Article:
Currently on view at Lisson Gallery in London is a group exhibition including paintings, prints, relief objects, and works on canvas from nine different artists, grouped together around a theme of seemingly minimal artistic intervention. Contrasting with the minimal nature of these works, the pieces often required a complex, long and contemplative processes that preceded the works’ final production. Participating artists include: Allora & Calzadilla, Cory Arcangel, N. Dash, Robert Janitz, Paulo Monteiro, David Ostrowski, Michael Rey, Julia Rommel, and Dan Shaw-Town.
The exhibition title “Where Were You?” is based on the title of the song Where Were You? by British punk band The Mekons, whose lyrics repeatedly ask an unseen subject where they have been. Applied here, the show seems to be suggesting that the works intend to provide either interrogative or antagonistic positions, requiring the artist and the viewer to question each other’s motivations or presences at all – each asking the other “where were you?”
Cory Arcangel’s Gradient works, for example, were created quickly using the Photoshop’s gradient fill command, but the artist carefully recorded the parameters of each work, allowing any user to recreate the piece provided they followed the same meticulous instructions. Michael Rey’s wall works were made with a flattened layer of painted plasticine ground, as a self-described reflection of his “own anxieties about finitude.” Similarly, Robert Janitz mixes oil paint and flour, and sometimes also egg or wax, intentionally obscuring and muddling his own lines. N. Dash’s wall hangings, in a similar fashion, use painting as a vocabulary to articulate the concept of interior and exterior space.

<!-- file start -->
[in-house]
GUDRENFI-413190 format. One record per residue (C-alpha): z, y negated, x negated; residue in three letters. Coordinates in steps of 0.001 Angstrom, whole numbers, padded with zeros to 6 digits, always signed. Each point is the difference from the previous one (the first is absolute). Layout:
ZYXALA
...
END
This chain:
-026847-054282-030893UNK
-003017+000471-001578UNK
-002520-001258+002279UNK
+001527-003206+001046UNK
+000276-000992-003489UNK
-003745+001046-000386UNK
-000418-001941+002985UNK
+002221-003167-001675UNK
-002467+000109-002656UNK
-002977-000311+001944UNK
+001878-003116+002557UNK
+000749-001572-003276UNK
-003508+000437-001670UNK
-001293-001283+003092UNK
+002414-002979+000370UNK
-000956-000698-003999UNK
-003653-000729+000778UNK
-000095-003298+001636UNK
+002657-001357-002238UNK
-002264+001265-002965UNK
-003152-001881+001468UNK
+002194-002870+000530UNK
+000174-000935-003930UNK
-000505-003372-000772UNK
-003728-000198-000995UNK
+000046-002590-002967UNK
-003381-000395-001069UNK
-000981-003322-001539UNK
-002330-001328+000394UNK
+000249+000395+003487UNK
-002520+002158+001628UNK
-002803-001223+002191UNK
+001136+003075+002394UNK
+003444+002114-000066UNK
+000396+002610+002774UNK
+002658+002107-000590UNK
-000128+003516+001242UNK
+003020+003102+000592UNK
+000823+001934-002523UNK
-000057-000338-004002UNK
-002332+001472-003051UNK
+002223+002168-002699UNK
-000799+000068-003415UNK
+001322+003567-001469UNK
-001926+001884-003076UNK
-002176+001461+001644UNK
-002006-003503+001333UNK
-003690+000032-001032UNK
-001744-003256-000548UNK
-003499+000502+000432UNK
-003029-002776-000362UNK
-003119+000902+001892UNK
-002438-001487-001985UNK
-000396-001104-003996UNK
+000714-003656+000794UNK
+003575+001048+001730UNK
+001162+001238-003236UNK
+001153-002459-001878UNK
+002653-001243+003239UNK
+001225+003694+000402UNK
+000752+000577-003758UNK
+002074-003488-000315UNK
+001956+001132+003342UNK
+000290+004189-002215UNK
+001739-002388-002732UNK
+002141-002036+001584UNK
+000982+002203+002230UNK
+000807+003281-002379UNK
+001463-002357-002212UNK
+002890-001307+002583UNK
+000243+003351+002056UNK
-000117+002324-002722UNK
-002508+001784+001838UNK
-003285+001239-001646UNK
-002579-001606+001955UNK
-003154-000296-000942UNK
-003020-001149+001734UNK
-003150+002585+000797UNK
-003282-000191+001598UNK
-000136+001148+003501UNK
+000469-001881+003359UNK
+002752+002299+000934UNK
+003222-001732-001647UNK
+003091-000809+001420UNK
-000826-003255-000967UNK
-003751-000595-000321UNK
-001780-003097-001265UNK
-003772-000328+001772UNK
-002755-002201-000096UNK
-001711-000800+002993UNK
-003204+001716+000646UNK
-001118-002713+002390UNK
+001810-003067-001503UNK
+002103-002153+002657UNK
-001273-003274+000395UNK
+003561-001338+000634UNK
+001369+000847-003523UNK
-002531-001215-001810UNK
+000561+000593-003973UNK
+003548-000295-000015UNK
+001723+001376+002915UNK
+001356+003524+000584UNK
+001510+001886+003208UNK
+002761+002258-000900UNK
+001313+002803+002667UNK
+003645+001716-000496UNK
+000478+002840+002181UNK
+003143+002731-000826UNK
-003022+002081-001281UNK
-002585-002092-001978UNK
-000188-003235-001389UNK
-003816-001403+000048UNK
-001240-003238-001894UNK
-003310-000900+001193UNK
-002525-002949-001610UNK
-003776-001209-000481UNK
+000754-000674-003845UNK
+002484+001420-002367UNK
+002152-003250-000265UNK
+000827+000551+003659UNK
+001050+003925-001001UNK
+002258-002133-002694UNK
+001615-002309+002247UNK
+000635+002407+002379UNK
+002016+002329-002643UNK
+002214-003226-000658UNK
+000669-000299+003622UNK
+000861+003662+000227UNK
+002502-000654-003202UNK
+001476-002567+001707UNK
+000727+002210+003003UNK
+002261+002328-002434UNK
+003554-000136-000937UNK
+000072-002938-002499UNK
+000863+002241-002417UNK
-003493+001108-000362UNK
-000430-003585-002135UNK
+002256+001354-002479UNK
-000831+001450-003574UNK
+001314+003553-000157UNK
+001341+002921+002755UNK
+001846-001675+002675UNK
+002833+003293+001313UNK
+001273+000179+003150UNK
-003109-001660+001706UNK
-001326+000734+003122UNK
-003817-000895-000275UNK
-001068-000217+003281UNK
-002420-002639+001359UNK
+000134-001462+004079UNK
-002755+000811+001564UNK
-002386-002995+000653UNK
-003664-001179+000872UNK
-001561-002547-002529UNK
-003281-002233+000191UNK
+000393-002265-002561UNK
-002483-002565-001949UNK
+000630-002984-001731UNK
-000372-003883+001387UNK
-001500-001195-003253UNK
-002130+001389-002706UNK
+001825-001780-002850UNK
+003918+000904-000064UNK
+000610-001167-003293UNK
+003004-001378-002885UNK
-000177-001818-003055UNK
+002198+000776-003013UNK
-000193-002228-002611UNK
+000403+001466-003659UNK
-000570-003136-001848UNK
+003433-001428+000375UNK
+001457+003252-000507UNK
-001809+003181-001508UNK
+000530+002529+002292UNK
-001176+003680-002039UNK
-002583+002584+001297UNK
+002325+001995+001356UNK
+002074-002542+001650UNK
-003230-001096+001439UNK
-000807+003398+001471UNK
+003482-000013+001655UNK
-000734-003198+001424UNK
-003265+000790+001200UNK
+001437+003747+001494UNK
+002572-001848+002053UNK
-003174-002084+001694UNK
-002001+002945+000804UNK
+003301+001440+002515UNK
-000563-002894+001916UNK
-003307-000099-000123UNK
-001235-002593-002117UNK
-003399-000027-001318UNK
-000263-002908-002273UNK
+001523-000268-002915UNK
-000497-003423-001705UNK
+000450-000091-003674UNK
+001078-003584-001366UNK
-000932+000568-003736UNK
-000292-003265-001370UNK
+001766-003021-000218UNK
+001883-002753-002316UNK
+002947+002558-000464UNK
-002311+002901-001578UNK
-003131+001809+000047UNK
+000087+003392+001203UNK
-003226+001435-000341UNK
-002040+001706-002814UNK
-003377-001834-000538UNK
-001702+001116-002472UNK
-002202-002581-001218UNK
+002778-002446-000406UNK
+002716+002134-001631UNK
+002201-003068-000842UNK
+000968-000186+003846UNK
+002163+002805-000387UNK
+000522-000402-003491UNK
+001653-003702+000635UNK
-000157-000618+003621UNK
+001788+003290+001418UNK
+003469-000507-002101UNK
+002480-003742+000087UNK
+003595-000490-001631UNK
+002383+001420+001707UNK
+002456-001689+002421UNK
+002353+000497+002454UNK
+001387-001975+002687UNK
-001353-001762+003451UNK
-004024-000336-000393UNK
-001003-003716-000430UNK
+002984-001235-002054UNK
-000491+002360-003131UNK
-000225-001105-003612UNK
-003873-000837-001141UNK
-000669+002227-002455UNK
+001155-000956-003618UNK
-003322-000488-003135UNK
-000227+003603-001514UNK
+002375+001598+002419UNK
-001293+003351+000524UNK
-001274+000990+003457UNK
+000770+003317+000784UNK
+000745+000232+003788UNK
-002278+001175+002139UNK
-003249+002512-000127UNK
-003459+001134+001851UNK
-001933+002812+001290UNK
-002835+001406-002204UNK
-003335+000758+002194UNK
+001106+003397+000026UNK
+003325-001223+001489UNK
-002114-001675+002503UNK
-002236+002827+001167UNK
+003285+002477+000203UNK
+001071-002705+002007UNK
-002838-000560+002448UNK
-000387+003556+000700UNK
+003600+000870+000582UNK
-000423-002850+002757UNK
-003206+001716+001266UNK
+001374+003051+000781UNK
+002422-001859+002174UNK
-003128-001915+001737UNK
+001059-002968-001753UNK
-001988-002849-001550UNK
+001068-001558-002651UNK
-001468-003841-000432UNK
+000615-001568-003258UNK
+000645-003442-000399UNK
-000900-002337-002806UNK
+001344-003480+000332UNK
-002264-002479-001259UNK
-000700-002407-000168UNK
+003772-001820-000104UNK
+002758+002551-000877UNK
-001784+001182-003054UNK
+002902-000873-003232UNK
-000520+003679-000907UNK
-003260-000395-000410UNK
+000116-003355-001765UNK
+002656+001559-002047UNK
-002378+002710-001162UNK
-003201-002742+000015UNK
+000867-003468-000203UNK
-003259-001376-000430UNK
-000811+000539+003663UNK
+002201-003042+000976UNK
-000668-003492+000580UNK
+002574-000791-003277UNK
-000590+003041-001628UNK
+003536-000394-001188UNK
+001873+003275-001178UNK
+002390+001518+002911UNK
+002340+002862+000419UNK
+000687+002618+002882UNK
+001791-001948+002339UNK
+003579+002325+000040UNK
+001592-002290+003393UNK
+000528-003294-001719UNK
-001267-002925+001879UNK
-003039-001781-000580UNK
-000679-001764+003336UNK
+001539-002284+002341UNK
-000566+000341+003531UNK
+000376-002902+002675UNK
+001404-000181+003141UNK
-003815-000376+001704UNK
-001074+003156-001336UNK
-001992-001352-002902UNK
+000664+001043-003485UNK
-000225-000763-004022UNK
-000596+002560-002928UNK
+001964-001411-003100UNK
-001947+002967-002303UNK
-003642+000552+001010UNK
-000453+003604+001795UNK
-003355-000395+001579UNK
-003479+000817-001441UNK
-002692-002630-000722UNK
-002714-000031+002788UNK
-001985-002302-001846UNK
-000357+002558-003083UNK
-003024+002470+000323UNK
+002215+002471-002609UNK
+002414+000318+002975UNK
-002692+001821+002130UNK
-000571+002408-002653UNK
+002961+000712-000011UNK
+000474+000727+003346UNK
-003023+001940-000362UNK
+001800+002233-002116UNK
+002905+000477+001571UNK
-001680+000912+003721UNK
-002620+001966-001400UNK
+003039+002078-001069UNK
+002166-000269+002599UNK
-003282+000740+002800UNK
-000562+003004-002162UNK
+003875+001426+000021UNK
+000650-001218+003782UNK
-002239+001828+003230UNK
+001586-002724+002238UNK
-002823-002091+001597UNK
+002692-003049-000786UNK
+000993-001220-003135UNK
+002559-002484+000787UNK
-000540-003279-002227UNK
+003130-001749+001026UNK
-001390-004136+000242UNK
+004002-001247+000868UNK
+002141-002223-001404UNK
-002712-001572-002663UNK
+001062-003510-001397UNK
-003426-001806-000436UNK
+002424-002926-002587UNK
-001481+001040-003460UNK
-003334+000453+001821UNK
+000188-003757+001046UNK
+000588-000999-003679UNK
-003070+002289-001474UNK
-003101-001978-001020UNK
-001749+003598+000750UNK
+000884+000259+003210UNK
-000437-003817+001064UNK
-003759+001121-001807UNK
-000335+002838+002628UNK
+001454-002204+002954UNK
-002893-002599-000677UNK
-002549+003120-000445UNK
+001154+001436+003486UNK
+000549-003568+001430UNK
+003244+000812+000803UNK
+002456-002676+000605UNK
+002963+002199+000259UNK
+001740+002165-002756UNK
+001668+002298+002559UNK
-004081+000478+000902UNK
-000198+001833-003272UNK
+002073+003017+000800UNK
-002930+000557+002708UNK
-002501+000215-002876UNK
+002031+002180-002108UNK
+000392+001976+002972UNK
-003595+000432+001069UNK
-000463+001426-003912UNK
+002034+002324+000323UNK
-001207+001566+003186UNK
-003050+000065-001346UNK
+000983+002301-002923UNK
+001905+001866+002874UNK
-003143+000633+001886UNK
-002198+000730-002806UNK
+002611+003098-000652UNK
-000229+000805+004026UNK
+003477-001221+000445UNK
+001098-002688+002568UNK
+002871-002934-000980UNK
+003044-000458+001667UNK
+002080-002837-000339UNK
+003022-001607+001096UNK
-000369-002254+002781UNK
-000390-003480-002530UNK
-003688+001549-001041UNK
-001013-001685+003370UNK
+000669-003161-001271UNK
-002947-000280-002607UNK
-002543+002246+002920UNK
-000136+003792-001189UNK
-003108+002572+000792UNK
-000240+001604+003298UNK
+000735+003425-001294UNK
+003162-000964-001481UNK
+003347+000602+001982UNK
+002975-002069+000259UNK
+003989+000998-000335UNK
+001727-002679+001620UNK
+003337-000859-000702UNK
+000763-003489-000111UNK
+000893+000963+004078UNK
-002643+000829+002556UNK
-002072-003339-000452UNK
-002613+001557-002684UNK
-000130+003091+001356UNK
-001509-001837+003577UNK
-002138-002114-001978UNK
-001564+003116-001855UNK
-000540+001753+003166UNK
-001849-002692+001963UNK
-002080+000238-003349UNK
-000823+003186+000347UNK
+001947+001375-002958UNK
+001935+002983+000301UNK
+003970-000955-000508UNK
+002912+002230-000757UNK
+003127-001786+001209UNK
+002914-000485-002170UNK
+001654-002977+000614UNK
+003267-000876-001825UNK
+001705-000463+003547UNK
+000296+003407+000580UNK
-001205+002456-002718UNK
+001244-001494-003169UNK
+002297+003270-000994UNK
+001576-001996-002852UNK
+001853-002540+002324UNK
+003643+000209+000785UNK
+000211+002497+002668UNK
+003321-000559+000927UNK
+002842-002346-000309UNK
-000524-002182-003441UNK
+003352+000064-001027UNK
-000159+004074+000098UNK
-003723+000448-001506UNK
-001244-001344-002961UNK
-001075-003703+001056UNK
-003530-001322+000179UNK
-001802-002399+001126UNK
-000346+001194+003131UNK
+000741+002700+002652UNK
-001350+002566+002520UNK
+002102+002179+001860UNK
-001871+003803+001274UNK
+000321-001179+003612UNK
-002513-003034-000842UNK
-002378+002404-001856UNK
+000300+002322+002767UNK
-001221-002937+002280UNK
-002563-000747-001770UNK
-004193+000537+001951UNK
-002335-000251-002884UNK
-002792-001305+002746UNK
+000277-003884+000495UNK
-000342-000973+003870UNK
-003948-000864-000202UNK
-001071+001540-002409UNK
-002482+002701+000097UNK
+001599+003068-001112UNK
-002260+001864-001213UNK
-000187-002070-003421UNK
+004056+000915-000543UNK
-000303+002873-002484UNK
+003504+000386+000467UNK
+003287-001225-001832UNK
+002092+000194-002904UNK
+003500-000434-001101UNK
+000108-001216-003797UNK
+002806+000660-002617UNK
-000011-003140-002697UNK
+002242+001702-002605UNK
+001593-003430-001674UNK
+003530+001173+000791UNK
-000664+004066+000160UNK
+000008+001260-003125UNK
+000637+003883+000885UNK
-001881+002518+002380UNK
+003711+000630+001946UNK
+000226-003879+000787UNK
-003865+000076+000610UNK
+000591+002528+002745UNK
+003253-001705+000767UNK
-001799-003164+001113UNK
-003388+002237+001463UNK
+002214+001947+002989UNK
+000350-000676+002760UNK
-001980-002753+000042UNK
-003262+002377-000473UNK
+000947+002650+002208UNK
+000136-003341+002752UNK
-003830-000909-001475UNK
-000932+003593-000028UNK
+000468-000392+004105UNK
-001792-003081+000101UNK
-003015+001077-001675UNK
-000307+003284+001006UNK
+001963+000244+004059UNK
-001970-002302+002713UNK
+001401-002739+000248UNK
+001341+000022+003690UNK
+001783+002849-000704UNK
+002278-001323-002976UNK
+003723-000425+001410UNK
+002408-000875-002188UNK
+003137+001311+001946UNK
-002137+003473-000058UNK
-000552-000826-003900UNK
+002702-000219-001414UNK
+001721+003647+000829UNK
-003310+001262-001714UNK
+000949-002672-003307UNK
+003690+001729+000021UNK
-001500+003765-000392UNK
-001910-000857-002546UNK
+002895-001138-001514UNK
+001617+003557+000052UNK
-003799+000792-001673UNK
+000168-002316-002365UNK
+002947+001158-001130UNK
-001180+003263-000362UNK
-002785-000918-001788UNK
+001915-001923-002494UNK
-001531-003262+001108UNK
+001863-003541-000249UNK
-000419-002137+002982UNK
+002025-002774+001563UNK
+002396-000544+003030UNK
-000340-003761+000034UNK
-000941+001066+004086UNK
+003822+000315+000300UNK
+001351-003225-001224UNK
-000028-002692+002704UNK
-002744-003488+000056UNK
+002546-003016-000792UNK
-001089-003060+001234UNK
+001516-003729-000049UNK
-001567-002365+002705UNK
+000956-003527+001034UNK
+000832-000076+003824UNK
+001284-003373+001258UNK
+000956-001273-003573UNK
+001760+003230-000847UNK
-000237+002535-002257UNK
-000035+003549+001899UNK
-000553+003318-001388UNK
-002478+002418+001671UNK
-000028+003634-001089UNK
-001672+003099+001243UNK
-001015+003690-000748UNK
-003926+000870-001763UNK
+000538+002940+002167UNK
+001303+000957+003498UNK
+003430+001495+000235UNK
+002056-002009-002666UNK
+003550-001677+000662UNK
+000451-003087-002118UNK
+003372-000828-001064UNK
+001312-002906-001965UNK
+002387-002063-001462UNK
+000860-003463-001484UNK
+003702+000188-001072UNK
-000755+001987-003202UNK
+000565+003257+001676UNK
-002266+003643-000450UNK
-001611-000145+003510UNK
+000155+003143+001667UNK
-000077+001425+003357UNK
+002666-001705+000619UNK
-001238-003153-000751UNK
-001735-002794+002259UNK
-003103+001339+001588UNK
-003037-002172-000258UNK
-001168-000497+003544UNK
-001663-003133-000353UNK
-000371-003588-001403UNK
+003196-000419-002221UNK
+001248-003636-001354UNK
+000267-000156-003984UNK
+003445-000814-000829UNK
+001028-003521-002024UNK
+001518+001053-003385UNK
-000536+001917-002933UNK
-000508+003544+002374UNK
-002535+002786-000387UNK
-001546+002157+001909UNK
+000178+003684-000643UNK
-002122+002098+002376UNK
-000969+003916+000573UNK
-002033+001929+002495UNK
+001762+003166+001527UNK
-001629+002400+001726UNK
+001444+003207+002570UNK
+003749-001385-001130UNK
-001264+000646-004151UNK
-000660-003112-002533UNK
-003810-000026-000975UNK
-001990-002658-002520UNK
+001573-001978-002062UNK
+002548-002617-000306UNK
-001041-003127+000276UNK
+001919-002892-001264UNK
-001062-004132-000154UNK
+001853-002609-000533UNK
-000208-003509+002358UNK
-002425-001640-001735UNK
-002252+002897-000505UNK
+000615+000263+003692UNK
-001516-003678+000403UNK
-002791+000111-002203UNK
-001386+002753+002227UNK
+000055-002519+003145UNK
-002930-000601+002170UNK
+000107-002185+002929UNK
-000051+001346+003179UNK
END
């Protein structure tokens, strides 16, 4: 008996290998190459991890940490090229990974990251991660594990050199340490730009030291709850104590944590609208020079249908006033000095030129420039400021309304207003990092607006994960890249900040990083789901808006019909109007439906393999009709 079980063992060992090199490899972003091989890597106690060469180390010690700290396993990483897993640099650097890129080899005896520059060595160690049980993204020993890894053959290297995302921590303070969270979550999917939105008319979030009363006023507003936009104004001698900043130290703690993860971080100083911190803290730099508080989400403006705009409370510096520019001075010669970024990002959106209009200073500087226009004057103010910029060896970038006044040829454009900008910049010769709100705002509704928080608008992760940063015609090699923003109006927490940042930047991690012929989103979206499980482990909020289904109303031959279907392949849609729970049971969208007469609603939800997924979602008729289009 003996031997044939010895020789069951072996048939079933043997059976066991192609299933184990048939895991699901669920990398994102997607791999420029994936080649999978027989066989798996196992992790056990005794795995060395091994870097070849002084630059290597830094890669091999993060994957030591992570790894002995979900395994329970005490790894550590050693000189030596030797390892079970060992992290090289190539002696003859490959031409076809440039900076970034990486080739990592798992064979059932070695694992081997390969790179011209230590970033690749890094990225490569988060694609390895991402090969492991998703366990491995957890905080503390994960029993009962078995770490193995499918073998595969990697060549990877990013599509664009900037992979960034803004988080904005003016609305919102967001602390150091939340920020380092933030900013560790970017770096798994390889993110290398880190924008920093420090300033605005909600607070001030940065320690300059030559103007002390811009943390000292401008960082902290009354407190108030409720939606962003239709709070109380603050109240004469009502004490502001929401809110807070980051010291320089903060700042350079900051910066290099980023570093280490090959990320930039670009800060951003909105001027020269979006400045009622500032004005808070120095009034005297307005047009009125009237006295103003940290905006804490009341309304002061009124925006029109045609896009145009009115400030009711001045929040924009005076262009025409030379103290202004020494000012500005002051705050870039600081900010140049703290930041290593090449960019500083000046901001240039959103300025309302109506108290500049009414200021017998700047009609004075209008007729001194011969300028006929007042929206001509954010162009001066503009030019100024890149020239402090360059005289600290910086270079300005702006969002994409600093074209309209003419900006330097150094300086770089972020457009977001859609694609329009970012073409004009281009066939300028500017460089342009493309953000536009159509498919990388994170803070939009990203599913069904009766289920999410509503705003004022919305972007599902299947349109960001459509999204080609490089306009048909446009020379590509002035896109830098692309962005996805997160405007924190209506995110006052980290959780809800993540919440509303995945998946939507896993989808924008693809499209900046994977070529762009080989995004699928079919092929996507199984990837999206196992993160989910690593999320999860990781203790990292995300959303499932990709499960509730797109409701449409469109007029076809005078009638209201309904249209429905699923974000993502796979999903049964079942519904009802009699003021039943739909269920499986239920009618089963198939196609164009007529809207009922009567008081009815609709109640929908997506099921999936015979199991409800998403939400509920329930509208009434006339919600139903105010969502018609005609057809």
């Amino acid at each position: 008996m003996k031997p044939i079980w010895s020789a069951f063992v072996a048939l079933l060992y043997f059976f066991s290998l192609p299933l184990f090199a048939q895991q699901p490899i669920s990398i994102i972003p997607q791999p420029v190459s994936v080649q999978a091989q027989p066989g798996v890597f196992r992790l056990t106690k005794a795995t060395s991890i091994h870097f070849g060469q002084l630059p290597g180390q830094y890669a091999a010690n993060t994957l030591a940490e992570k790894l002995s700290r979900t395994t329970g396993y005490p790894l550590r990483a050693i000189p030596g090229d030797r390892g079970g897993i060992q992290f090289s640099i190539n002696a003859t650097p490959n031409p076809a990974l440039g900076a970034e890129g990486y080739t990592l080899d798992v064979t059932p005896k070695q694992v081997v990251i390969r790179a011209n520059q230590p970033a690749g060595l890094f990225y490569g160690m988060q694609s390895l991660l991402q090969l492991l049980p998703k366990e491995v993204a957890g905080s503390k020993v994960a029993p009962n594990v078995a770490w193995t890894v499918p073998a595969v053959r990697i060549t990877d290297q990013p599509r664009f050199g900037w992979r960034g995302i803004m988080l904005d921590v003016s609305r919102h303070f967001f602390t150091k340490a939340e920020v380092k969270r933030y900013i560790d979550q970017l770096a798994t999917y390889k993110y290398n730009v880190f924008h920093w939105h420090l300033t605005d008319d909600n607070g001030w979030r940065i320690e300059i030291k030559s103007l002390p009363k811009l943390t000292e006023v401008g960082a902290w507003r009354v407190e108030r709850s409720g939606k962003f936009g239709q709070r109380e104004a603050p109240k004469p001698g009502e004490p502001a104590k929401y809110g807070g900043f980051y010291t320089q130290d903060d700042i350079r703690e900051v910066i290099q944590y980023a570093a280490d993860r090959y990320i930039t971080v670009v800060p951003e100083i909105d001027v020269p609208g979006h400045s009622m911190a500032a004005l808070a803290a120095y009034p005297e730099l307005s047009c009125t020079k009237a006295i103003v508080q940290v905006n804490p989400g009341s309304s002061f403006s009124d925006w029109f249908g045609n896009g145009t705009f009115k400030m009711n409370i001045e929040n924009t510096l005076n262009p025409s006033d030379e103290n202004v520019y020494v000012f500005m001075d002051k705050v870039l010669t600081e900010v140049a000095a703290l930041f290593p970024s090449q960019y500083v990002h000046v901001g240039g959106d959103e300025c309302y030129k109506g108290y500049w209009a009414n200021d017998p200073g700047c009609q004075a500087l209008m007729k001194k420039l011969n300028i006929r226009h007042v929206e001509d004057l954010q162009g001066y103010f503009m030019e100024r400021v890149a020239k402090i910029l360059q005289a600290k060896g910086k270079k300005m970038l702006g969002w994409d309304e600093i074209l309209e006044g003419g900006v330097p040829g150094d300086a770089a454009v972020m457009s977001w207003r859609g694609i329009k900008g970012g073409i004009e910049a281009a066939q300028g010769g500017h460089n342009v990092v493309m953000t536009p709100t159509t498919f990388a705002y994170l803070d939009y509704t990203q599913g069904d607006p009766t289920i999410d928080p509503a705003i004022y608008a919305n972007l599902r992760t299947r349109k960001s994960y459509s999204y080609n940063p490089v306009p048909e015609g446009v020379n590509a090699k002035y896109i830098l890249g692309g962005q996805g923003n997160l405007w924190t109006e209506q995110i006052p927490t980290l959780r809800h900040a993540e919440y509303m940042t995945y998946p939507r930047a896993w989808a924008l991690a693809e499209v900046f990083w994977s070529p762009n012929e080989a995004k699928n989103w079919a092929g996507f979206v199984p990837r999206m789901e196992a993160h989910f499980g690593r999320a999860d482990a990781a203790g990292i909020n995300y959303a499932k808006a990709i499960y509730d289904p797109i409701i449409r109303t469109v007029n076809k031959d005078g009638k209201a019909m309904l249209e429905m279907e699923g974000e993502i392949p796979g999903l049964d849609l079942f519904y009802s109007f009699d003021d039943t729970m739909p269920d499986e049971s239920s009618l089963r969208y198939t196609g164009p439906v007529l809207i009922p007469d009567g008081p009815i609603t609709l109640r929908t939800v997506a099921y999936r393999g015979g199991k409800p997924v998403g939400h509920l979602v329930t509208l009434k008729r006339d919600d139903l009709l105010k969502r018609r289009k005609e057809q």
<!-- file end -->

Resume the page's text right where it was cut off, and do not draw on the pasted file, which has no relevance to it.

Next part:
In another room of the gallery space, Allora & Calzadilla are showing a work using sandpaper sheets from Detroit construction sites to make abstract statements representing labor and use. Elsewhere, Dan Shaw-Town created a work made of stacked paper which was later degraded through abrasion, folding, and other manipulative processes, until it was left on the floor in the form of a puddle.
Where Were You? (Installation View), all images courtesy Lisson Gallery
What the works all have in common is their focus on process, particularly one that involves not only quotidian materials and techniques, but one that in fact involves the processes and labor of outside viewers and producers. Regardless of the perception of a final product, the works on view place the process and its outputs as just one part of the final creative exchange.
“Where Were You?” will continue at Lisson Gallery through August 24th.
— E. Baker
Exhibition Page [Lisson Gallery]